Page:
On Saturday, Sept. 19, workers at Spyhouse Coffee went on strike, citing the management’s failure to introduce adequate measures to protect workers from COVID-19. Spyhouse has six locations in the Twin Cities, with one only a few blocks away from Macalester. The workers announced their intention to unionize back in August. Christian Johnson, the owner of the company, refused to recognize the union.
Instead of opening talks with the workers, the management started firing people, according to Aidan O’Connor, a barista at Spyhouse.
“We [were] not planning on escalating, but [due to] such aggressive tactics, we decided two nights ago to organize a strike,” O’Connor said.
O’Connor said that almost all Spyhouse workers were at the picket line on Saturday, and all six locations were closed.
Talks of unionizing started earlier this year among Spyhouse staff when workers became upset with the lack of COVID-safety protocols.
“We’ve had no safety measures to protect employees or customers, no formal safety measures in place,” O’Connor said. “It took a concerted unionization effort to get them to get us plexiglass shields and allow us to refuse service to people not wearing masks.”
Management’s hesitation to implement COVID-safety protocols put the workers at risk.
“Everybody who works here has given up something in exposing themselves,” O’Connor said. “My father is immunocompromised […] and I can’t see him anymore. I made the choice to work here because I am financially obligated to work here. Because of that I don’t want to put him at risk.”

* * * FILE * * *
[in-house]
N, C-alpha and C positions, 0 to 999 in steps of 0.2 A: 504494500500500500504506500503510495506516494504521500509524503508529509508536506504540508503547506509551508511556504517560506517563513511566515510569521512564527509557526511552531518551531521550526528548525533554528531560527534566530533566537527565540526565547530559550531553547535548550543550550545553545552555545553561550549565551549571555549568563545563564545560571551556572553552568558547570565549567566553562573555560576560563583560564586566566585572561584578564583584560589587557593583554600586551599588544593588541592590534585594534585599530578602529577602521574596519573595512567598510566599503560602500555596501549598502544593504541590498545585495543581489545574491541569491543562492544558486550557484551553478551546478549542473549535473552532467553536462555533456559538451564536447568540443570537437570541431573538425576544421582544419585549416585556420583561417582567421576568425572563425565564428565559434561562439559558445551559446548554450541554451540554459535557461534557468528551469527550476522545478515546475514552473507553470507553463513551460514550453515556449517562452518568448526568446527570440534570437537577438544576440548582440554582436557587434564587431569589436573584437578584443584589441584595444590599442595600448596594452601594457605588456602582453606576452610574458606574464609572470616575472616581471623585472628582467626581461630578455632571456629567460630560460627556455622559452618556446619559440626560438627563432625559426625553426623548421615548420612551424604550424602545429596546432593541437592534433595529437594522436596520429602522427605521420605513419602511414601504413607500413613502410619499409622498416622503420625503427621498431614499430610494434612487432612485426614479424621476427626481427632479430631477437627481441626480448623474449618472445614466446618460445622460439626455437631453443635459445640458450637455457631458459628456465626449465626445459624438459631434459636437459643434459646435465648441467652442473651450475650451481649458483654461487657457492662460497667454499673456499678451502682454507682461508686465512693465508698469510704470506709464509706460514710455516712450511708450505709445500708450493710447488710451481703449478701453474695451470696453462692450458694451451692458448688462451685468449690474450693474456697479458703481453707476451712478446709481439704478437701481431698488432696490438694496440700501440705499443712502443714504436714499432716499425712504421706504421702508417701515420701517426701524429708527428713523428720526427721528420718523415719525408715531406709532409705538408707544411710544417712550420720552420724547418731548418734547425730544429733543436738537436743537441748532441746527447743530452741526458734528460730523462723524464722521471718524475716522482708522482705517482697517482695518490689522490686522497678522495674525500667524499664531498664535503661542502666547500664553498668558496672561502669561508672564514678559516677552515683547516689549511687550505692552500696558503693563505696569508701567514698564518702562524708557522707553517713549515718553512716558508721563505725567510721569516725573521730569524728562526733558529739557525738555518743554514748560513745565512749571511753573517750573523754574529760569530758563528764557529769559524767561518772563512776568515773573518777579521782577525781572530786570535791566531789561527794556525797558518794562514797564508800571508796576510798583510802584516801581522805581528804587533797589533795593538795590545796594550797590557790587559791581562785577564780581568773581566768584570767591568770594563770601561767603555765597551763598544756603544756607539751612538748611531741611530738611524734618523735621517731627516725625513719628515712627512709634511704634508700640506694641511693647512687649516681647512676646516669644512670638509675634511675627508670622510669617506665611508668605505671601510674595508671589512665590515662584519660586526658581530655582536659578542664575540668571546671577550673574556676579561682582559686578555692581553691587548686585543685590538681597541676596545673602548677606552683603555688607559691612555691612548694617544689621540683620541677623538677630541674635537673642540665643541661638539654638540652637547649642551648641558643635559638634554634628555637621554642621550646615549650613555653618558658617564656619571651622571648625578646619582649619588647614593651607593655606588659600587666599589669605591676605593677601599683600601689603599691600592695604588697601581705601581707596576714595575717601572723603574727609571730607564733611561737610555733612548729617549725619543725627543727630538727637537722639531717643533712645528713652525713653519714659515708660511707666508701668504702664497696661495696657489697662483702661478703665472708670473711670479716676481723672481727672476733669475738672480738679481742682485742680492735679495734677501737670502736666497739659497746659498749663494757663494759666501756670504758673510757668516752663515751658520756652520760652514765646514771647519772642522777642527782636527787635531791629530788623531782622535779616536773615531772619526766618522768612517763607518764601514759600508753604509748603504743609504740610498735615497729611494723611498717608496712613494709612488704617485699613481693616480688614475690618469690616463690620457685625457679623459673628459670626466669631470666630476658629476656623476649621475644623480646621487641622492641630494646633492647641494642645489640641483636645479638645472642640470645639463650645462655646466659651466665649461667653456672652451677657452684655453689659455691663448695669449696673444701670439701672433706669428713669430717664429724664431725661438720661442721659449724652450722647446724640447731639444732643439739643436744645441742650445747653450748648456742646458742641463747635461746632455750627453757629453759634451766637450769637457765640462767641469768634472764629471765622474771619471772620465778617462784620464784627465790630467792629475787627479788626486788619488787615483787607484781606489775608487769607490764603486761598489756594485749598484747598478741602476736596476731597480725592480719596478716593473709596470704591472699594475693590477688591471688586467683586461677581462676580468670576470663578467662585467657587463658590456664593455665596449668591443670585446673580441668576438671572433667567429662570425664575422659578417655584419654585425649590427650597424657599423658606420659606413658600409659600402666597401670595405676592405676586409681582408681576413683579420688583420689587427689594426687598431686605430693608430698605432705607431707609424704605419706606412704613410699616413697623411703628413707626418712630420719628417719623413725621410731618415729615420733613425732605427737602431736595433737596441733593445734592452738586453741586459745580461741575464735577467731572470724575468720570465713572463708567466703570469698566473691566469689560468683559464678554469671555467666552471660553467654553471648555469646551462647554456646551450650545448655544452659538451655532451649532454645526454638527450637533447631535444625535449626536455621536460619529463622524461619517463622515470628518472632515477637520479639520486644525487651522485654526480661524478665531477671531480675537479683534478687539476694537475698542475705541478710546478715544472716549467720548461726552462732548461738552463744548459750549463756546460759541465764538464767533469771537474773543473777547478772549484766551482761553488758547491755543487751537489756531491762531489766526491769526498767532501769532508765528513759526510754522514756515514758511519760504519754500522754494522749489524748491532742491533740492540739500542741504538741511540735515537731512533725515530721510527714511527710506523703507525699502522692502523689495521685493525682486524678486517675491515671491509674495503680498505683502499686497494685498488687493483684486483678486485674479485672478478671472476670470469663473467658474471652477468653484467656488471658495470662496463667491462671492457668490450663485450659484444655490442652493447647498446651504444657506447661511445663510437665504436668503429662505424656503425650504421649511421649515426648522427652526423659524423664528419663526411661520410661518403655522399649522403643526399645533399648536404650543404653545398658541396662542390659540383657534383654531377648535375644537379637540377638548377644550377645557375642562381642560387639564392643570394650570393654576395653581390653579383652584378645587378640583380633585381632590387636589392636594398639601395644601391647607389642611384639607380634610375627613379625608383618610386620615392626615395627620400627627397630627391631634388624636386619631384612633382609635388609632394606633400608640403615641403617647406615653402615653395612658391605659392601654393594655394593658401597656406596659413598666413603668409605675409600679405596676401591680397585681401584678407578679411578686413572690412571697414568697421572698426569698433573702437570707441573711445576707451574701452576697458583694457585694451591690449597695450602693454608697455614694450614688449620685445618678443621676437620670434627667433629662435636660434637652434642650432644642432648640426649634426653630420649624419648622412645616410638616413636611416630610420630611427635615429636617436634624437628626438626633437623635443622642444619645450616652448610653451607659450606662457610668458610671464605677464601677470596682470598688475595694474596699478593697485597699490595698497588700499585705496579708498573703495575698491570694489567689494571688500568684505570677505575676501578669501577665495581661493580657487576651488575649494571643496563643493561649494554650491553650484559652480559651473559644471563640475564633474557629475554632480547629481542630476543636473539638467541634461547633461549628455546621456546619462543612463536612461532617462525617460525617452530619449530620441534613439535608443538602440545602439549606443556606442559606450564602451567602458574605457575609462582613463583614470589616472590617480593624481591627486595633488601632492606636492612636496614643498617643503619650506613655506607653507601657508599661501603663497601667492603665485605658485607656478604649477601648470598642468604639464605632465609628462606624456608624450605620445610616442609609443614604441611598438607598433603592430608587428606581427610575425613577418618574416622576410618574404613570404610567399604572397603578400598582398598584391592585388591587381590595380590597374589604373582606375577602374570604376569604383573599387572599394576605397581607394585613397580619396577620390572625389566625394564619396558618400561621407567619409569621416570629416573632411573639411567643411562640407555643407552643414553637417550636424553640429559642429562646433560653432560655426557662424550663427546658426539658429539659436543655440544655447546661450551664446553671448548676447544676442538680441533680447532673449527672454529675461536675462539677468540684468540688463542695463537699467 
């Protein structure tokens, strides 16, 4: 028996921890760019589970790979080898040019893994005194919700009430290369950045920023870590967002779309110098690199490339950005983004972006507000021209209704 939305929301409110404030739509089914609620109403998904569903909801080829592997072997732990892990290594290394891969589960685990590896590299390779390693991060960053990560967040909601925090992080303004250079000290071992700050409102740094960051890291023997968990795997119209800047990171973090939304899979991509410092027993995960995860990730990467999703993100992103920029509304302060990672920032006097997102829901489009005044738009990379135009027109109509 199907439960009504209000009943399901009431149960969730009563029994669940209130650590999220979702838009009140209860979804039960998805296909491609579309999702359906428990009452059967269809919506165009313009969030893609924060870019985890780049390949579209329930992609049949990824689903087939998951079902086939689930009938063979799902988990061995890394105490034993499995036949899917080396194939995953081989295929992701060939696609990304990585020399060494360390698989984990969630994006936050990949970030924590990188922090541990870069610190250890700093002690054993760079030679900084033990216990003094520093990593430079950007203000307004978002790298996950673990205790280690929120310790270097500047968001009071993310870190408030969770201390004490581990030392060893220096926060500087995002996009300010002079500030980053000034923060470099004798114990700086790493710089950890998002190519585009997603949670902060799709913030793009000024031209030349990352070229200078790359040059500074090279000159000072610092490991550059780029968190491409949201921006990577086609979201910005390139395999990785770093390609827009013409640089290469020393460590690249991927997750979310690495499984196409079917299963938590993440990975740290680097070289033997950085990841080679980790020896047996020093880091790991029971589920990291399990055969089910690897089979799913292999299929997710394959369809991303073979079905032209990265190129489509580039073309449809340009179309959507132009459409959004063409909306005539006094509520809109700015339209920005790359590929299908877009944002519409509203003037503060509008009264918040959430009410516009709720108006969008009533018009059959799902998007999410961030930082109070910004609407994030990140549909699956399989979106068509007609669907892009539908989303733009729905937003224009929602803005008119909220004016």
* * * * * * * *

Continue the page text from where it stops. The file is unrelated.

According to O’Connor, the workers have three initial demands: “One, formally recognize the union. Two, hire back the people who were fired. Three, institute a COVID-safety protocol.”
Once the union is recognized, the workers can use collective bargaining to make further demands, like better wages and health benefits. As of now, only a fraction of the employees are eligible for benefits.
O’Connor, a barista at the lowest-tier employment level in the company, does not receive health benefits. Only the top-tier employees receive benefits from Spyhouse.
“The raise of my position would be assistant manager […] I believe that the manager’s eligible for health benefits but the assistant manager is not,” he said.
After picketing, the workers organized a rally in front of the main Spyhouse branch in Northeast Minneapolis. Among the crowd was Omar Fateh, who is the DFL nominee running to represent Minnesota’s 62nd district in the state senate.
“[We will] put the whole full force of the community,” Fateh said. “We got every single state representative and state senator in the district to sign onto a letter of support for the workers [and] also calling for Spyhouse to recognize the union.”
On Sept. 22, Johnson and the rest of Spyhouse management had still not communicated directly with the workers, according to a social media post by the union.
Despite the management’s lack of response, the union is going forward. Their second petition to the National Labor Relations Board has been approved, and they are holding a mail-in election. If the union wins the election, the management is obligated to recognize and bargain with the union.
“Workers themselves are the ones who know best what needs to happen in their place of work,” City Councilman Steve Fletcher said, who was also at the rally.”They are speaking through this strike, and so I’m listening. And that is what should happen.”
Spyhouse President Kevin Wencel did not respond to request for comment.
Margaret Moran ’21 contributed to the reporting of this story.